And if anyone out there in blog world is going to be in L.A. this Tuesday, the museum is showing Gone With The Wind, on film, for free. It's actually kind of racist, but hey, it's beloved.
Friday, December 19, 2014
I completely baffled by this one. Who would give their kid such a creepy doll? I can imagine some little girl opening this up on Christmas morning, and then, running, crying from the room. And the nightmares it would induce, it borders on child abuse.
Thursday, December 18, 2014
Written on the front, bottom border of the print, "On the rocks in fair weather." I bought it in L.A., so this has to be the pacific Ocean. I've seen lots of rocks like this one, but which beach, I haven't a clue.
Tuesday, December 16, 2014
Not myself, myself. Wrong age, wrong gender, wrong country.
Written on the back, "To Kim, Love Val, NZ, 1966. Myself 19 yrs, on the left, and my sister, Marcia (25 yrs)." I can't think of an explanation for NZ other than New Zealand. But, why would a friend feel the need to identify herself in a photograph? If Val is expressing a certain level of affection for her friend Kim, wouldn't Kim already know what Val looks like? I think I have an explanation, other than a slight touch of OCD, for that. When I was in grade school, coincidentally, around about 1966, our school entered into a pen pal program. We were all given the name and address of someone in a foreign country. I can't remember who I drew or their home country, but I can remember that the correspondence lasted no more than a few letters, which was pretty much the way it was for everyone. I think Kim and Val might have been the exception, the grade school pen pals who kept writing. It also explains how this photo ended up in southern California.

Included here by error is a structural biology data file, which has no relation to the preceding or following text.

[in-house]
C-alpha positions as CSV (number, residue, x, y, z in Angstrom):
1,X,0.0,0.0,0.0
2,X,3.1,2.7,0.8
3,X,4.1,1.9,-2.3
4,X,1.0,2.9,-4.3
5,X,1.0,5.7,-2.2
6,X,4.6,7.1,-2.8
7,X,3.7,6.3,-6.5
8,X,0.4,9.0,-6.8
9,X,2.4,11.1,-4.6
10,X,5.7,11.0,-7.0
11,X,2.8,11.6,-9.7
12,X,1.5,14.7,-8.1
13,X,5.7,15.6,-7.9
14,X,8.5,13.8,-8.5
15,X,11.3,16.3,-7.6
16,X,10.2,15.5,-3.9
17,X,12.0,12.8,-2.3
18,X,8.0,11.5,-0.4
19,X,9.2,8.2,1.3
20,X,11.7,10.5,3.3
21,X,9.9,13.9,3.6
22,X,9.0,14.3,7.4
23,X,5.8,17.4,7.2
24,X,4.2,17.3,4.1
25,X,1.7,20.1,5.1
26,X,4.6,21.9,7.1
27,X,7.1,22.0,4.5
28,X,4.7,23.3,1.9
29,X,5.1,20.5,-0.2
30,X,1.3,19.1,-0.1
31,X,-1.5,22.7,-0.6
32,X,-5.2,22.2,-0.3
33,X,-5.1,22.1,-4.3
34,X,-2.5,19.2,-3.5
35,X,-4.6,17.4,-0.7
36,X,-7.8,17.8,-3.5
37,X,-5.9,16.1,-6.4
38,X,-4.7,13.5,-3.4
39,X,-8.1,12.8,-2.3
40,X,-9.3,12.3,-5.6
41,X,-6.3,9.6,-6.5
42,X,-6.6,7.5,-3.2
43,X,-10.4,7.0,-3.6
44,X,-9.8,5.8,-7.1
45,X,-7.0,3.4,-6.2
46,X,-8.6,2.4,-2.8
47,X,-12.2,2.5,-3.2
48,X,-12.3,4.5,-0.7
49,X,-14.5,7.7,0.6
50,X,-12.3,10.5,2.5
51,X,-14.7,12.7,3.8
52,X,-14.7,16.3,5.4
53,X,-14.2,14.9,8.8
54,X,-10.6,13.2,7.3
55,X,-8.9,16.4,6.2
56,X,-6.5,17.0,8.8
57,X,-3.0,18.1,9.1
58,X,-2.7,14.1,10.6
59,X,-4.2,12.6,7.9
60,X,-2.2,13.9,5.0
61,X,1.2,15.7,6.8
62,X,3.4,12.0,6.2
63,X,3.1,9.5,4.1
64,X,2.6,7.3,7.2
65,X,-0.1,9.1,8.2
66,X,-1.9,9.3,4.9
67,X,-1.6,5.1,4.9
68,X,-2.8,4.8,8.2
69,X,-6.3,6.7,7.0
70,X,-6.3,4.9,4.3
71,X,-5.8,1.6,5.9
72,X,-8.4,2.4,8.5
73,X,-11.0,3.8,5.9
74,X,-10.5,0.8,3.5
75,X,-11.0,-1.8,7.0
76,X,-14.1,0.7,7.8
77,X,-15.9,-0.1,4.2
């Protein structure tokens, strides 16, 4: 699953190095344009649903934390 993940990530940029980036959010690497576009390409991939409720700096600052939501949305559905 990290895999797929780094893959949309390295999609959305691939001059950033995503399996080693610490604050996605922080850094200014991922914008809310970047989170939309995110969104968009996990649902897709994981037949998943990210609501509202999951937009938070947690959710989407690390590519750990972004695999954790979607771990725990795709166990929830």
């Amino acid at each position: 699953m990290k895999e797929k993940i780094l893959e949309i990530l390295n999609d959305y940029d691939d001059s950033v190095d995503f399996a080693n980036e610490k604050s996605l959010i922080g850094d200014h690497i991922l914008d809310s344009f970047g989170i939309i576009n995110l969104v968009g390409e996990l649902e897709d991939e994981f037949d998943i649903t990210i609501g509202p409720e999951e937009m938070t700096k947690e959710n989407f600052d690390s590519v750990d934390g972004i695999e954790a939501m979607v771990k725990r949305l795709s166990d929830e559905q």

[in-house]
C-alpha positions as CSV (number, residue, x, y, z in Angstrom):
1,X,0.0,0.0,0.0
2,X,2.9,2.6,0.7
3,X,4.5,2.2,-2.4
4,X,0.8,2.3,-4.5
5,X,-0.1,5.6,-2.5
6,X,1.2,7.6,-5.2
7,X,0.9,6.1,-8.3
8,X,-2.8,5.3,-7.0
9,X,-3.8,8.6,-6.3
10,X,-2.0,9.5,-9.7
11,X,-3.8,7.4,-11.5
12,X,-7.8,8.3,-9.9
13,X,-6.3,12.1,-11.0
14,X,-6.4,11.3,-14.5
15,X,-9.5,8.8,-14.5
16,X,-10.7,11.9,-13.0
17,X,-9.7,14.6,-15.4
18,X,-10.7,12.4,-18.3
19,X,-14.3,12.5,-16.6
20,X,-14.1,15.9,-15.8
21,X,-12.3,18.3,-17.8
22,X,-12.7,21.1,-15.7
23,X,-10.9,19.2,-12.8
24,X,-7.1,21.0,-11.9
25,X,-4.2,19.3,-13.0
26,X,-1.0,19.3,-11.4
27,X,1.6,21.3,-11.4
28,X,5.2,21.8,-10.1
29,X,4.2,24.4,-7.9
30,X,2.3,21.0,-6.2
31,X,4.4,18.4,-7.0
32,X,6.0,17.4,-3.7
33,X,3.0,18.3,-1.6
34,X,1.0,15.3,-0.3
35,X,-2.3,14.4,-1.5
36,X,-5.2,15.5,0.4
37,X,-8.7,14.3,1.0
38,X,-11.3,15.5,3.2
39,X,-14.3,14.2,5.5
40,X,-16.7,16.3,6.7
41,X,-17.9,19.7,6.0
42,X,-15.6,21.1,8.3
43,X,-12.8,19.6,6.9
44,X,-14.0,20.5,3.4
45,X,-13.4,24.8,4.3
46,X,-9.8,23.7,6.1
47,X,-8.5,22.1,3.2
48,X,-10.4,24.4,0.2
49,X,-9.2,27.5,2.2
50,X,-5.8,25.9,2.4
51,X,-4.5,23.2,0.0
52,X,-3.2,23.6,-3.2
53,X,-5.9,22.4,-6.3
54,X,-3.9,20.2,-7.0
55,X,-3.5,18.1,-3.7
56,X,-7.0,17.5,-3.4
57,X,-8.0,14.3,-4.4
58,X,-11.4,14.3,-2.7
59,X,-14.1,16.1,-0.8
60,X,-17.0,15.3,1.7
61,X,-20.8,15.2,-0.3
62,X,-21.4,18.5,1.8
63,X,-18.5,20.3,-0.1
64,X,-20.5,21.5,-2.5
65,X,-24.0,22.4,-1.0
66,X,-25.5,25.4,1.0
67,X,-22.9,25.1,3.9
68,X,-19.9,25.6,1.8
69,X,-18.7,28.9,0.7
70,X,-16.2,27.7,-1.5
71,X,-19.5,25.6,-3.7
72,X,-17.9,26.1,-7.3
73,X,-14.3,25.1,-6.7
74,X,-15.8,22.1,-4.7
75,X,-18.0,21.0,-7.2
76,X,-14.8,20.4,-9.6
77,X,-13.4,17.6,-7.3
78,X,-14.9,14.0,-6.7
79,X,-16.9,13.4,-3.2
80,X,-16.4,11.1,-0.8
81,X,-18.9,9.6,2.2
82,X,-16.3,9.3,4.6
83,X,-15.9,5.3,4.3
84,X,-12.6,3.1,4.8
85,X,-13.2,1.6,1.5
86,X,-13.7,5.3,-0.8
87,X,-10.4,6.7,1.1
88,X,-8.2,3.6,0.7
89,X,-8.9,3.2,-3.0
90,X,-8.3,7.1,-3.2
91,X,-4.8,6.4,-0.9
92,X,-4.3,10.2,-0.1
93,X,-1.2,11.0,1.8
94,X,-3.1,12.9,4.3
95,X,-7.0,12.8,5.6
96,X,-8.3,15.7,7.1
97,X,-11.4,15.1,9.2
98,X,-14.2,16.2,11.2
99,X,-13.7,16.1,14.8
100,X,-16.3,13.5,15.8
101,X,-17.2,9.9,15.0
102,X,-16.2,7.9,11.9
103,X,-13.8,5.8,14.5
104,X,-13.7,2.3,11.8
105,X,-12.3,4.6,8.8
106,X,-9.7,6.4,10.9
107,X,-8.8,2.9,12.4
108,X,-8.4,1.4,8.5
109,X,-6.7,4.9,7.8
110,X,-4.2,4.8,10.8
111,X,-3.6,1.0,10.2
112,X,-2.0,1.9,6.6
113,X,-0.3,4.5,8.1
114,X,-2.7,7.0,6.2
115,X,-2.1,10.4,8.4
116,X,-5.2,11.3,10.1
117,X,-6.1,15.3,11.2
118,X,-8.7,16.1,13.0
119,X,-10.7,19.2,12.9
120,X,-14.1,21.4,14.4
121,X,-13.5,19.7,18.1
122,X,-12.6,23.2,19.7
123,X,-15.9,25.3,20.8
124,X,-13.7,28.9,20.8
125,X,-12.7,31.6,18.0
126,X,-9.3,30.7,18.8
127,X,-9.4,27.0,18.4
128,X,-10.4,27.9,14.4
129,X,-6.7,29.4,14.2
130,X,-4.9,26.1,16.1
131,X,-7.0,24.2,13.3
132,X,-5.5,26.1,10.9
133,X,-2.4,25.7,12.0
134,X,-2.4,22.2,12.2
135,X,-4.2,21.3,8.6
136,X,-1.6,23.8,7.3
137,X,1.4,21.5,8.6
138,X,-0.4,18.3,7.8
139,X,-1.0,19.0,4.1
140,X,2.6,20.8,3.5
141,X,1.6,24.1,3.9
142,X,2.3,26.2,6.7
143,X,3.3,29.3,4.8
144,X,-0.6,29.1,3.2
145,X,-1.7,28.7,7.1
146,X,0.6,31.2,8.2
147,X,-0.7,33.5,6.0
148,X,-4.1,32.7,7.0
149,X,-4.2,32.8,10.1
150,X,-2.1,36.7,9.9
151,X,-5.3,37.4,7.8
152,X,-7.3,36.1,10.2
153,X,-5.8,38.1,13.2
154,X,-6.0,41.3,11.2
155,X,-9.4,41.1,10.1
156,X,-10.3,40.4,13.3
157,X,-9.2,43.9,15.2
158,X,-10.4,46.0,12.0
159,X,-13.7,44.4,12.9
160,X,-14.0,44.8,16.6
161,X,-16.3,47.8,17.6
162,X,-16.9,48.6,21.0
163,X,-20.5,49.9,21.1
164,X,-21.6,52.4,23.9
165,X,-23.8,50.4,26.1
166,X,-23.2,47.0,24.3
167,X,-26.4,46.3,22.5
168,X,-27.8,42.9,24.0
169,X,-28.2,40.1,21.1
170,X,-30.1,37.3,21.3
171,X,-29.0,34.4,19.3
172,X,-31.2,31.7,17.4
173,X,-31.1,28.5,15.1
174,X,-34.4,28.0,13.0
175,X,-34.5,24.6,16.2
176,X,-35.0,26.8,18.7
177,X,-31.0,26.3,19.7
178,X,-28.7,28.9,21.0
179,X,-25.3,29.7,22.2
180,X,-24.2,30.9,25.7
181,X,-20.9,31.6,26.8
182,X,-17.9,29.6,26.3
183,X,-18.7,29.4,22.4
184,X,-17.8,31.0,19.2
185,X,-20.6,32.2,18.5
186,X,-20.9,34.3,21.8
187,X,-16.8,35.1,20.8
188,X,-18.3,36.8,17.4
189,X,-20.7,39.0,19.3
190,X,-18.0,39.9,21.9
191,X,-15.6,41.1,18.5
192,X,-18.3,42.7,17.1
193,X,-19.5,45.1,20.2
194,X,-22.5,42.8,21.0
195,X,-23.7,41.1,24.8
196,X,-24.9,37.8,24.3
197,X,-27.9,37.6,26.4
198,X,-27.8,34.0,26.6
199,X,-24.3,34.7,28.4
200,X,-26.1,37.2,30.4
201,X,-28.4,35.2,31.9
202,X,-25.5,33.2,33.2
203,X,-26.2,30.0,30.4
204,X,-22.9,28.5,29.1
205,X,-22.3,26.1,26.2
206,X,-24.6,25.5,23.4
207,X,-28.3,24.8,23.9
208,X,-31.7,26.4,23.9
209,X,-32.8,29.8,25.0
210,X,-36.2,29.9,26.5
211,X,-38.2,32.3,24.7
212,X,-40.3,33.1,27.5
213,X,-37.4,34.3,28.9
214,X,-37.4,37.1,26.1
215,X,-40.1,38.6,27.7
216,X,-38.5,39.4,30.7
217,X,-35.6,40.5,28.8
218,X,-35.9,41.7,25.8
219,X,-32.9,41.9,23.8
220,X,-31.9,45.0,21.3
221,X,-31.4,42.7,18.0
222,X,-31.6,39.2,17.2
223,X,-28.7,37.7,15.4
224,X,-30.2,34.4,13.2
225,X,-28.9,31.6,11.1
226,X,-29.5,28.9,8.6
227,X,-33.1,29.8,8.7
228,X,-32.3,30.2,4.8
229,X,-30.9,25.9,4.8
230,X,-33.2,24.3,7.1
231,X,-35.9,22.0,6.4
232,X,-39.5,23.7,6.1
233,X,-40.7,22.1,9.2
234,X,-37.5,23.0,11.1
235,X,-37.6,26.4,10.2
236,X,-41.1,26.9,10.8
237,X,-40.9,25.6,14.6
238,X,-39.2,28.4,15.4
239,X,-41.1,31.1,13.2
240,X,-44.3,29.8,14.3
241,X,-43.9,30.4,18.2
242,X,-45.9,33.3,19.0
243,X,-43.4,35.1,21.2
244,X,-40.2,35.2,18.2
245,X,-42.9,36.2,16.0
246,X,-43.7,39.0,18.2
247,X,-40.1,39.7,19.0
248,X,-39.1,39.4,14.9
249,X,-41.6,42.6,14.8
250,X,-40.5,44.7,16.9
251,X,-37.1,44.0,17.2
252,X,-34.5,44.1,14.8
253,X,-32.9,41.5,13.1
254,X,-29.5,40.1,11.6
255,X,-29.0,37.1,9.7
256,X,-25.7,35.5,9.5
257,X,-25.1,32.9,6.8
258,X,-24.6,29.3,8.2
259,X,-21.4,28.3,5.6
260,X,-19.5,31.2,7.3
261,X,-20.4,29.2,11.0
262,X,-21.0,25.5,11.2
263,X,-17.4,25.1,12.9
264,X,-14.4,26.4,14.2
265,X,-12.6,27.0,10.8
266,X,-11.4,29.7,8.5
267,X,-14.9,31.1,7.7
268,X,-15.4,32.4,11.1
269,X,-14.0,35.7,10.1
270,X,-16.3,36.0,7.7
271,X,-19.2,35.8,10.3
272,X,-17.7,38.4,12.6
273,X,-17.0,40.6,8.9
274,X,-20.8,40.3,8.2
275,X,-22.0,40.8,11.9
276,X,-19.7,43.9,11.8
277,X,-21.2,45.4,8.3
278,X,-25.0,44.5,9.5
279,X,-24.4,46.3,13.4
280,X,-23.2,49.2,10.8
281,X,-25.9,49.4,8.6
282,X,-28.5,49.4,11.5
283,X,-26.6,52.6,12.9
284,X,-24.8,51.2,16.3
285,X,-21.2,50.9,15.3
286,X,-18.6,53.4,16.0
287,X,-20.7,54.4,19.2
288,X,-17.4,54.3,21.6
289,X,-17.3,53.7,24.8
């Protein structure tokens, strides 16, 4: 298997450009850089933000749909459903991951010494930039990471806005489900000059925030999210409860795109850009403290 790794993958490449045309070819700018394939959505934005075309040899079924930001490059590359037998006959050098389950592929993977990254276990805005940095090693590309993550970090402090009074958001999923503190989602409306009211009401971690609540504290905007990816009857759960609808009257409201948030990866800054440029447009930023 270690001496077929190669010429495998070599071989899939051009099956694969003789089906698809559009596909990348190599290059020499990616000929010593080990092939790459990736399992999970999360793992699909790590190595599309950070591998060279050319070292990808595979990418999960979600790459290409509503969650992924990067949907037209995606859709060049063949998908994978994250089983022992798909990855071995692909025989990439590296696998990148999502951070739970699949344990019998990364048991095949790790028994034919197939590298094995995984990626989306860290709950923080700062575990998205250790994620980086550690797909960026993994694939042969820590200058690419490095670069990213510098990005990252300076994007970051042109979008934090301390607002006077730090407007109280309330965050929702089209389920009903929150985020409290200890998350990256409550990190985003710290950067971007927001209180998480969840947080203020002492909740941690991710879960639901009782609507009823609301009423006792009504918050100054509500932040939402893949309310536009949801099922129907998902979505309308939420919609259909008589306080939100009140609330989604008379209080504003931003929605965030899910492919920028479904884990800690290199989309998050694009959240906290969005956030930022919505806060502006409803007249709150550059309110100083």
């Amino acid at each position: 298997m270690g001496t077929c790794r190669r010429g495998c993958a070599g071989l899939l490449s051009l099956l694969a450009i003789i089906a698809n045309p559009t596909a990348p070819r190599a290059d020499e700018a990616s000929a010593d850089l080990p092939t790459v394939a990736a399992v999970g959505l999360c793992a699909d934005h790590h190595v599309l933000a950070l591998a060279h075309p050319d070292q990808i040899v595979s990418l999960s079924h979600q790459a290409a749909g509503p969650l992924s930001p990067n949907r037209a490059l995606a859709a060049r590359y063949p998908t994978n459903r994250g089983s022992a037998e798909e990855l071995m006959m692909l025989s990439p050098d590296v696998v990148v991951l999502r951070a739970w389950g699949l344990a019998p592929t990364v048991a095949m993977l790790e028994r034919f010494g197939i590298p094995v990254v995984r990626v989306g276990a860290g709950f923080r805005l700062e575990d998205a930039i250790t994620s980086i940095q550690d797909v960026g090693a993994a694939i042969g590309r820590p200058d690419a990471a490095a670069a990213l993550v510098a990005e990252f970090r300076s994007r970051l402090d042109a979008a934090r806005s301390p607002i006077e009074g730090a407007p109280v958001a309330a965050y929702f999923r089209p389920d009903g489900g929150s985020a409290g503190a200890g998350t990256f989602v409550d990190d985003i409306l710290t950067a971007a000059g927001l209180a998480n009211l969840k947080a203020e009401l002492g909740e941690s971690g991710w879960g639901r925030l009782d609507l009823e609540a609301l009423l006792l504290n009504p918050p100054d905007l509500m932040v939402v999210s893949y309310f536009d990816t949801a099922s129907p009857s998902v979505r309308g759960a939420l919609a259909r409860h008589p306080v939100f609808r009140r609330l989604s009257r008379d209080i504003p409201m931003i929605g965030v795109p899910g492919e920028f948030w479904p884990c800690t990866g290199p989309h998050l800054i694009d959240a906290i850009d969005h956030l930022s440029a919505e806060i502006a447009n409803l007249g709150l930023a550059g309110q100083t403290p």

Monday, December 15, 2014
It's a long story, but after years of working in photo labs, after an extended period of unemployment, and barely avoided homelessness, I ended up a member of The Screen Actors Guild. The funny thing is, when I was a printer I saw 80 to 100 movies a year. As a member of SAG, I'm lucky if I see 25. The sad fact is, most of us in the movies, can't afford to go to the movies. Anyway, these photos reminded me of the best movie I've seen, so far, this year. The Grand Budapest Hotel. The man looks like a concierge. Too, the second photo reminds that the concierge of the hotel, Gustave H, offered exceptional service to older ladies.